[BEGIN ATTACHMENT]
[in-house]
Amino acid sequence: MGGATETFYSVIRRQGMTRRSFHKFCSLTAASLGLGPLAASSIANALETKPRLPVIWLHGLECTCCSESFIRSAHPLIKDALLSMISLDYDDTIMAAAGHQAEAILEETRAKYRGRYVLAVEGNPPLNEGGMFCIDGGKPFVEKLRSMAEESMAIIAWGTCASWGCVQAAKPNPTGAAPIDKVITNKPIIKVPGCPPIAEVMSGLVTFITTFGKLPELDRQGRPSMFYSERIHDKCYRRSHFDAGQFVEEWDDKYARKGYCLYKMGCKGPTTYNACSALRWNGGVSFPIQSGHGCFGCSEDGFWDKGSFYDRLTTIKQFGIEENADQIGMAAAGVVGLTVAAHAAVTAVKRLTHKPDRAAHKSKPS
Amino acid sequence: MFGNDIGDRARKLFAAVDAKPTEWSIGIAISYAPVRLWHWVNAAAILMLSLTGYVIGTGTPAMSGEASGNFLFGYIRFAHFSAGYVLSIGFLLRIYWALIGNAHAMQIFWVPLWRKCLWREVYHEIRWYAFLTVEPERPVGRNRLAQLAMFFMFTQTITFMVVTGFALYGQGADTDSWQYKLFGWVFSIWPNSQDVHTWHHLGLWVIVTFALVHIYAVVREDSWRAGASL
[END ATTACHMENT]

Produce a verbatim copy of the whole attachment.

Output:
[in-house]
Amino acid sequence: MGGATETFYSVIRRQGMTRRSFHKFCSLTAASLGLGPLAASSIANALETKPRLPVIWLHGLECTCCSESFIRSAHPLIKDALLSMISLDYDDTIMAAAGHQAEAILEETRAKYRGRYVLAVEGNPPLNEGGMFCIDGGKPFVEKLRSMAEESMAIIAWGTCASWGCVQAAKPNPTGAAPIDKVITNKPIIKVPGCPPIAEVMSGLVTFITTFGKLPELDRQGRPSMFYSERIHDKCYRRSHFDAGQFVEEWDDKYARKGYCLYKMGCKGPTTYNACSALRWNGGVSFPIQSGHGCFGCSEDGFWDKGSFYDRLTTIKQFGIEENADQIGMAAAGVVGLTVAAHAAVTAVKRLTHKPDRAAHKSKPS
Amino acid sequence: MFGNDIGDRARKLFAAVDAKPTEWSIGIAISYAPVRLWHWVNAAAILMLSLTGYVIGTGTPAMSGEASGNFLFGYIRFAHFSAGYVLSIGFLLRIYWALIGNAHAMQIFWVPLWRKCLWREVYHEIRWYAFLTVEPERPVGRNRLAQLAMFFMFTQTITFMVVTGFALYGQGADTDSWQYKLFGWVFSIWPNSQDVHTWHHLGLWVIVTFALVHIYAVVREDSWRAGASL